Before I begin, I would like to announce that I have begun writing for The Canadian Daily, a popular news and opinion site on Canadian and international politics.
I have spent the majority of the past five years living in cities with very cold people, in which it is almost a crime to speak to anyone next to you if you don’t know him/her. And to be honest, I like that.
The moment I took a step southwards, everyone suddenly wanted to be my friend.
I left the hotel room and a woman in the hall began asking how my day was, what we were doing in Charleston, etc. She was a nice old lady, but I still reacted like Snape when she began interacting with me uninvited.
Everywhere we went, we ended up chatting with random people. A woman revealed to us her husband had died three weeks prior after chatting with us for a few seconds; a man came over to our table to recommend his favourite dish; the Uber drivers told us their life stories; my parents began talking to people who just happened to have parked next to them when my sister was moving into her barracks but which they couldn’t have known otherwise. Everyone talks to everyone, and everyone is very social.
People in the South are incredibly hospitable, and this applies to the streets as well as their homes. It’s very nice, but a bit frightening when someone begins talking to you on a park bench as if you have known each other for decades.
People are also very nosy, in the sense that they are always gawking at you and examining you. We got up from the table at a cafe and everyone began staring at us as we walked out. On the street, everyone is making (gasp!) eye contact. The concept of space in the USA is very different than elsewhere, which is why we’re generally much more social, but it can be very offputting if you haven’t been there in a while or didn’t grow up with it.
On a side note, the women were generally pretty good looking. And I had forgotten how hot that southern accent could be, even though few people here speak with it.
Anyway, back on topic.
My sister goes to the Citadel, a private military college. Not because she is forced to, but because she wants to. We went for her Recognition, which means she is no longer subject to the lowest level of the four-class system.
The four-class system is a sort of social organisation on military college campuses. In their first year at the Citadel, which has the strongest four-class system in the USA, ‘knobs’ (as they are called since they look like doorknobs once they’re all shaved) are not allowed to speak to upperclassmen first or use their first names. They have to march everywhere outside and are not allowed to speak outside. They aren’t allowed to grow their hair at all. This goes on and on and sounds generally like it would suck. But it’s good for bonding and discipline.
On Recognition Day, they no longer have to do much of this and are recognised as actual students, and for the fact that they have survived the “weeding-out” of the weak ones.
They have them march round the parade grounds, drill, fire cannon, and undergo inspection by the Commandant and other luminaries of the College. Then they drive them into the ground.
We all joked that it was sort of like a carnival or a field day, and I joked to everyone after the first parade they were setting up the moon bonce and obstacle course on the parade grounds for the physical training section of the festivities. They were setting up stations for the different stages of PT.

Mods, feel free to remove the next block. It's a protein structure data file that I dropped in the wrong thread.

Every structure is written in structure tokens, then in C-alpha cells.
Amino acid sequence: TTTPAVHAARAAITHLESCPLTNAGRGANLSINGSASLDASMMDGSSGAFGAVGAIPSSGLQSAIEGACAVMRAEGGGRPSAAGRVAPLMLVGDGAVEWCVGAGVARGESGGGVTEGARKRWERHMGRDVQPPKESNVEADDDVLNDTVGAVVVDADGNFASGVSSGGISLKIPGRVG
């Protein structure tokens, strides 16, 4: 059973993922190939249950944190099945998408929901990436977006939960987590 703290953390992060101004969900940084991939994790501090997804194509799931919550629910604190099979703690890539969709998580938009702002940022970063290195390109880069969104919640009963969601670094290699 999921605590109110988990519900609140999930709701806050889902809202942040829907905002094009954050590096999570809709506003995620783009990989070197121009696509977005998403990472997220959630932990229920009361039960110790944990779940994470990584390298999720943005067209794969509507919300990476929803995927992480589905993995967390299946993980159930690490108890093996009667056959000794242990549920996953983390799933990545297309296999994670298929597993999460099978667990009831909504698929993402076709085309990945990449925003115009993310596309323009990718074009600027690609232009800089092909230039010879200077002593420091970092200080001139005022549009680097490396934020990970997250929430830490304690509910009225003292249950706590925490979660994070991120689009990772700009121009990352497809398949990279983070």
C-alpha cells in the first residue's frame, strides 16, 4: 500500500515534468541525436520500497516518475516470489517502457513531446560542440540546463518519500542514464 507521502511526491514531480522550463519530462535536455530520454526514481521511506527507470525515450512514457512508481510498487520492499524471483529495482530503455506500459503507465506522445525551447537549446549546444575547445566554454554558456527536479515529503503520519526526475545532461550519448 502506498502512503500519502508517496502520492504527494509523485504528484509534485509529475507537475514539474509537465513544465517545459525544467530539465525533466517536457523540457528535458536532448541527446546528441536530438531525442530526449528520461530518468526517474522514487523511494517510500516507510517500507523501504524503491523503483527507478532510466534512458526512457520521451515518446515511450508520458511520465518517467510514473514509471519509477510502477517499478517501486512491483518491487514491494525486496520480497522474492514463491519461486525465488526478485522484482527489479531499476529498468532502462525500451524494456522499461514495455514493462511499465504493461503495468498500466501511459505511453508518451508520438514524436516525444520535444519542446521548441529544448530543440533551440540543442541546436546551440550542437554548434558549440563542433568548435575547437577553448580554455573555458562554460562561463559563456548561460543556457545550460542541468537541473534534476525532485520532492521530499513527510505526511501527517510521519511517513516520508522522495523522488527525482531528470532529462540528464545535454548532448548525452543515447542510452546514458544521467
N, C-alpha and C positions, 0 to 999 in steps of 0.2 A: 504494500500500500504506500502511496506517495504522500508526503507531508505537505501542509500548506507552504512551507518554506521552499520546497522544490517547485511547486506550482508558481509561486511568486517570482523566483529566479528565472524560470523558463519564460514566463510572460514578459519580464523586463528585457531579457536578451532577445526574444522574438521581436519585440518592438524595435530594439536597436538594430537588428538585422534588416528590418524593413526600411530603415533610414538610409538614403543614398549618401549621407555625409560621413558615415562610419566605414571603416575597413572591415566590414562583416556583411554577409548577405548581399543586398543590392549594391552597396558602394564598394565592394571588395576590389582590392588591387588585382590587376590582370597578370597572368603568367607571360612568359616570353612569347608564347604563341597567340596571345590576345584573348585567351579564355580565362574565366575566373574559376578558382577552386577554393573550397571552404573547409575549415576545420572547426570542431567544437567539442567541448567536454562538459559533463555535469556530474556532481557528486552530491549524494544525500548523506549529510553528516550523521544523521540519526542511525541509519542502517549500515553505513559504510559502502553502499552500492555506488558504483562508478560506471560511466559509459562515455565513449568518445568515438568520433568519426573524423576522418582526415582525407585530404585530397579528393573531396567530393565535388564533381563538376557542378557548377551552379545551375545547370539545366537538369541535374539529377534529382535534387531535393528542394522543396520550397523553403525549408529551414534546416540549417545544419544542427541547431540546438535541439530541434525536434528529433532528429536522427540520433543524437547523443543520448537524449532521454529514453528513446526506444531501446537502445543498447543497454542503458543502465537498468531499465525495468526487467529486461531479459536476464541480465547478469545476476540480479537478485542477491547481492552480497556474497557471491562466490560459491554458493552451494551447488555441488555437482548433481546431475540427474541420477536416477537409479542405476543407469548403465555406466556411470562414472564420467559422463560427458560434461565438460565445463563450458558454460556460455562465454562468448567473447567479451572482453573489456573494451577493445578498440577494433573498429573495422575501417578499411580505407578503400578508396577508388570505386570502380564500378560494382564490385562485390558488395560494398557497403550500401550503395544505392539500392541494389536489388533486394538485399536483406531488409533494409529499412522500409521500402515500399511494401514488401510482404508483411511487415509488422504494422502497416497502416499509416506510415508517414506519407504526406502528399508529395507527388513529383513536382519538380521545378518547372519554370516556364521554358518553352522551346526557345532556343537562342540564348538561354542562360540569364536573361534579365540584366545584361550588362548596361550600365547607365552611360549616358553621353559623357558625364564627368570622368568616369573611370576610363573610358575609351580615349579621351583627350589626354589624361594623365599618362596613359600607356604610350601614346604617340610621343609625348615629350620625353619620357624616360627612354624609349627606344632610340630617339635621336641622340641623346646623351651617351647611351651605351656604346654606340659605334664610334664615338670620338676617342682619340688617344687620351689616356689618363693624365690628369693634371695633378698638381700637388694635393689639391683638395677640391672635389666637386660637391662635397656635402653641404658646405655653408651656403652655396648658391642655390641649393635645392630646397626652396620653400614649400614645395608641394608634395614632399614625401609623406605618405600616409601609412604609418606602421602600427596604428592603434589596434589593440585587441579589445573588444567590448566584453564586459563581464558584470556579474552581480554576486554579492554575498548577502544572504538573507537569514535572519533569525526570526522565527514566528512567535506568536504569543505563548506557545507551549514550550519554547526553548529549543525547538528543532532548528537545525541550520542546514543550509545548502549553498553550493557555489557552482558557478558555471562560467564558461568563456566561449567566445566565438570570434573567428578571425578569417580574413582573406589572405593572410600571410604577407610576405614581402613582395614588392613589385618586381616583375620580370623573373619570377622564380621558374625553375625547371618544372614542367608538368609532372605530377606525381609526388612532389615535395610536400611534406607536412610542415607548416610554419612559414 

All the cadets, now in uniform gym gear, run out onto the parade grounds while screaming and chanting. My sister first had to do lunges with fifty-pound/twenty-five-kilo bags of sand, and then crawl on her back while holding it. The next station involved push-ups, but in groups of fours so that everyone’s legs were on someone else’s back. Then they did stuff like lift telephone poles and run with them, and carry each other a few hundred feet on their backs. This lasted about an hour before they all ran a mile as everyone is cheering. The next stage was 200 push-ups in the barracks.
Then, at last, they did a second parade in their dress uniforms again and were officially recognised.
It’s definitely not for me and I don’t know how my sister does it. It looks like hell.
But again, no one forced her.
It was kind of funny, on the note that everyone is nosy, to be there. I always dress in nice pants or nice jeans and button-up shirts. That is my look, and I like it. So I’m walking round wearing this, with a vaguely military-looking haircut, and a scarf. Plus my parents’ long-hair chihuahua is with us, and I’m carrying it in my arm. I go up with my Dad to congratulate my sister right after the run, and we pass through a swarm of people doing the same. My sister is drenched in sweat after all the activity. We walk up, congratulate her, and talk for a while. I look round, and everyone is staring at me, as if to say, “Wow what a wuss” or “Wow what a fairy”, since my sister is the one in military college and I look like I should be at home painting and writing poetry.
I would like to insert that I can be pretty brawny when I want to. I helped renovate our home when I was younger so I can build almost any piece of furniture from scratch and I know how to use tools, fix plumbing, and rebuild parts of a house. I built three decks from scratch with my Dad. And now, for exercise, since I hate working out on principle, I chop wood while listening to audiobooks on philosophy.
These looks continued everywhere we went with her, as everyone judged me for not being in the military while my sister was going round town in her dress uniform. It was pretty funny, actually. It’s just really not at all something that I would ever want to do.
Anyway, it was very impressive that she could do all that. And these kids do this every day.